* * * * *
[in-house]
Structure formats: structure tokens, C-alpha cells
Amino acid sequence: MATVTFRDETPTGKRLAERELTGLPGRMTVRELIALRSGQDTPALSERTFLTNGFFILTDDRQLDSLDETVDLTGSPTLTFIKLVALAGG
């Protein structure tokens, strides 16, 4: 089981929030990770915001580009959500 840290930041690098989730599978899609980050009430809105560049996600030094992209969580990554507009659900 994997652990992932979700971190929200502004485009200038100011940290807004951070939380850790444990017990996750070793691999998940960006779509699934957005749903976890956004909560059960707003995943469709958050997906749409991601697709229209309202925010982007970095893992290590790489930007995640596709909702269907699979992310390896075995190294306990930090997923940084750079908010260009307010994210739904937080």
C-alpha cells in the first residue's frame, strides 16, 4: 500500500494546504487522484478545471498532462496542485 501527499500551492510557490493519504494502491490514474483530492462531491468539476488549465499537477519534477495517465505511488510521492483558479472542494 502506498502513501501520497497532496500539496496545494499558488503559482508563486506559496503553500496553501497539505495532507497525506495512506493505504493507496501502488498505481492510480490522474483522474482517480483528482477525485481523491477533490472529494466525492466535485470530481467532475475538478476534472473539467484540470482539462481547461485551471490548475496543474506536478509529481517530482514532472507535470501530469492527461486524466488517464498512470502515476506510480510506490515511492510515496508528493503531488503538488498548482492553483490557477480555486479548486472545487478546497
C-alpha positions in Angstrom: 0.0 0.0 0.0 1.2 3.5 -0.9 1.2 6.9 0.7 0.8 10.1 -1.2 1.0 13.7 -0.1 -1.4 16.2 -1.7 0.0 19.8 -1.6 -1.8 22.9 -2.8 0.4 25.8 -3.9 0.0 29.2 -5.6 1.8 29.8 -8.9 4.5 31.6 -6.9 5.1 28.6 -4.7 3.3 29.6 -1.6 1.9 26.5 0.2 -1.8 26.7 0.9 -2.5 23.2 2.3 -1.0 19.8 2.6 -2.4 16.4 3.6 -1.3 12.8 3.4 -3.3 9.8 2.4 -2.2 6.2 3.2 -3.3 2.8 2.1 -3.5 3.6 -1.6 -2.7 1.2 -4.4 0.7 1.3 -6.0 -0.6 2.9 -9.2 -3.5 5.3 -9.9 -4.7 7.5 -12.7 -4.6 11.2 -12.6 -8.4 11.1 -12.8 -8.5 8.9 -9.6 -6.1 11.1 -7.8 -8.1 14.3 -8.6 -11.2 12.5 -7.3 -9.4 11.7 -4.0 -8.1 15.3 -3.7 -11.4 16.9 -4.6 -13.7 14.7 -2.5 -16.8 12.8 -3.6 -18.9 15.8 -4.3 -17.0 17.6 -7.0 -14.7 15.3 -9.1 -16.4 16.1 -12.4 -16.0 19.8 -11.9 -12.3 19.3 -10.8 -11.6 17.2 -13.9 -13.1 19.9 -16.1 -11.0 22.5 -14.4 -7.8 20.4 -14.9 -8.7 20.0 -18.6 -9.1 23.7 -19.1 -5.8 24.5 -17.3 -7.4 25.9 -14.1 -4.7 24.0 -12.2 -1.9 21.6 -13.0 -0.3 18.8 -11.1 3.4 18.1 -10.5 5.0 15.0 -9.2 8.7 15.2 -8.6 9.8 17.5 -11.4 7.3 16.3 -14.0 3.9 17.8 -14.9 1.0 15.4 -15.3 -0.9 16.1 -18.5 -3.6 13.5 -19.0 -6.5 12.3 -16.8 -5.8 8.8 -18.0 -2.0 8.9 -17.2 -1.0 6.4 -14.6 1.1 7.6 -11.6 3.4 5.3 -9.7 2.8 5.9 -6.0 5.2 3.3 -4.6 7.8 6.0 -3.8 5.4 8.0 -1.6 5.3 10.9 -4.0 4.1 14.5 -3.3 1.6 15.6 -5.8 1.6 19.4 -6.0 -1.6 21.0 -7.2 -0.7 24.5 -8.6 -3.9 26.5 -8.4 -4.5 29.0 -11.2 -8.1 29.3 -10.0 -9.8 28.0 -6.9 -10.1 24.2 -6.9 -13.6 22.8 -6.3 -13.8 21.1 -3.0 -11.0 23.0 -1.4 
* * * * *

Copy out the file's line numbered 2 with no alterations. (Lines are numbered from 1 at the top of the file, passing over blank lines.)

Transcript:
Structure formats: structure tokens, C-alpha cells